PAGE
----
There were a number of reasons why Mr Yap’s failure to meet his KPIs was an invalid reason for dismissal. One that Deputy President Boyce highlighted was that Mr Yap had not been provided any documentation that outlined the specifics around his KPIs.

“… there is no document that sets out or explains each of the KPIs, how each KPI has been derived, what definitions are associated with the KPIs, how the KPIs are assessed, what variables are accepted as impacting upon KPIs, or how such variables are dealt with in terms ultimate KPI outcomes,”

Deputy President Boyce.

This demonstrates how important it is for employers to provide you with the detail around your KPIs. Not some vague statement of “you have to do better”, “try harder”.

Good-customer-service-should-be-rewarded.-Not-punished-by-dismissal
Customer service is not about the KPt’s. Good customer service should be rewarded. Not punished by dismissal

Employers have obligations when setting KPIs

The aforementioned case also illustrates that it’s critical for employers to clearly communicate their concerns when you fail to meet KPIs. Also, that you are given an opportunity to address these concerns. The unfair dismissal case also highlights the importance for employers to provide you with reasonable KPIs.

In the aforementioned case, Deputy President Boyce found that many of the KPIs set for Mr Yap were not reasonable given the nature of his role. He found that Mr Yap’s KPIs prevented him from delivering “appropriate and professional service to [NRMA] customers.” Deputy President Boyce also said that if Mr Yap’s job was complex or difficult, that he “should necessarily spend more time on them.”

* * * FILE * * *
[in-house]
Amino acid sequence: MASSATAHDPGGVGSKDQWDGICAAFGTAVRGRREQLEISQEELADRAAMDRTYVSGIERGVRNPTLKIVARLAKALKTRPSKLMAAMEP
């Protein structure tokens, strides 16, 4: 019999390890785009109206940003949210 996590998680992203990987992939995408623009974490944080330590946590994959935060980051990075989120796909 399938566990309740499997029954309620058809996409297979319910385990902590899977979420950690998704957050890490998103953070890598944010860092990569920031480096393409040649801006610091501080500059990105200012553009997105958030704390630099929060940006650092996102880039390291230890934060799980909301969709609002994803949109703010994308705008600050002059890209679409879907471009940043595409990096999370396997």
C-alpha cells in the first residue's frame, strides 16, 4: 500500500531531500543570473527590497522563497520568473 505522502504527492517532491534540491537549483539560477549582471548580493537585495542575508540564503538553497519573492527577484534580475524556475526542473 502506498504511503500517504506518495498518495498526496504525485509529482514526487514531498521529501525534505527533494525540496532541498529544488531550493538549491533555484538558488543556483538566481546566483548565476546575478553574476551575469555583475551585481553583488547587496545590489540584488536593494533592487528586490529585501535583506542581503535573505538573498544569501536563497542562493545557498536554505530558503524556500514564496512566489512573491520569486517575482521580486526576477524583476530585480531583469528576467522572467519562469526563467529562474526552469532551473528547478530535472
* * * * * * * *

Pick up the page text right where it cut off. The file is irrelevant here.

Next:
“Average working time and time on job measures were a perverse incentive to not complete work properly or professionally,” said Deputy President Boyce.

You have workplace rights

If you have been issued KPIs that seem too ambitious or perhaps arbitrary, you have the right to ask for further information about them from your employer. For instance, about how they were derived and how they will be assessed. Your entitled to have them set out in writing to you.

You also have the right to question the validity of your KPIs and request their revaluation. This includes if your KPIs fail to take into account other expectations of your role. Like for instance, providing good customer service. We observed this during the pandemic lockdowns and employee increasing sick leave, where employers still demanded the same performance and results.

The Fair Work Act 2009 provides all workers with the right to make a complaint or inquiry in relation to their employment. That is, without being dismissed or treated unfairly by their employer. If you are, you could be eligible to make an adverse action claim to seek redress through the FWC.

Clock-watching-and-customer-service-is-about-balance
Clock watching and customer service is about balance

Conclusion to Dismissed for providing good customer service

Have you been unfairly dismissed for missing your KPIs?

If you have been treated unfairly or dismissed for failing to meet your KPIs, A Whole New Approach can help. We are Australia’s leading workplace advisors and commentators. In the last two decades, we have assisted over 16,000 employees to make an unfair dismissal claim.

Our team can help you understand if you can purse redress through the Fair work. We provide you invaluable guidance throughout the process. All workplace investigations, casual employees issues, workplace harassment.

Call us today on 1800 333 666 for a free, confidential discussion about how we can help you seek redress.